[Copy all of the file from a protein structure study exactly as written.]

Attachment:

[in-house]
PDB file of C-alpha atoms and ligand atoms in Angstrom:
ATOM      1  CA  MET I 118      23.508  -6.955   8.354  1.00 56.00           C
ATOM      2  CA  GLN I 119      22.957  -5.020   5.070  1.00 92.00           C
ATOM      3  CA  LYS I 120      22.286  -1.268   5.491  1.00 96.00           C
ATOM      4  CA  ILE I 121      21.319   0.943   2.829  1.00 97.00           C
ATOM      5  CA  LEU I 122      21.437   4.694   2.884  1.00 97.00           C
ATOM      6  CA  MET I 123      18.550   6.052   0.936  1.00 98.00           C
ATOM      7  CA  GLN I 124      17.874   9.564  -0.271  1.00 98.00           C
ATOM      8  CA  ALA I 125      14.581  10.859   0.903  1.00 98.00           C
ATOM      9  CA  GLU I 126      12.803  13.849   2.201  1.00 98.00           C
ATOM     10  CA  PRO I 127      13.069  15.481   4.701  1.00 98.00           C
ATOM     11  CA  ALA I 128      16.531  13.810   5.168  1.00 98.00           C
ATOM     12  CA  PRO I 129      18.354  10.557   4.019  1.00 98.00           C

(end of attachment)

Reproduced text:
[in-house]
PDB file of C-alpha atoms and ligand atoms in Angstrom:
ATOM      1  CA  MET I 118      23.508  -6.955   8.354  1.00 56.00           C
ATOM      2  CA  GLN I 119      22.957  -5.020   5.070  1.00 92.00           C
ATOM      3  CA  LYS I 120      22.286  -1.268   5.491  1.00 96.00           C
ATOM      4  CA  ILE I 121      21.319   0.943   2.829  1.00 97.00           C
ATOM      5  CA  LEU I 122      21.437   4.694   2.884  1.00 97.00           C
ATOM      6  CA  MET I 123      18.550   6.052   0.936  1.00 98.00           C
ATOM      7  CA  GLN I 124      17.874   9.564  -0.271  1.00 98.00           C
ATOM      8  CA  ALA I 125      14.581  10.859   0.903  1.00 98.00           C
ATOM      9  CA  GLU I 126      12.803  13.849   2.201  1.00 98.00           C
ATOM     10  CA  PRO I 127      13.069  15.481   4.701  1.00 98.00           C
ATOM     11  CA  ALA I 128      16.531  13.810   5.168  1.00 98.00           C
ATOM     12  CA  PRO I 129      18.354  10.557   4.019  1.00 98.00           C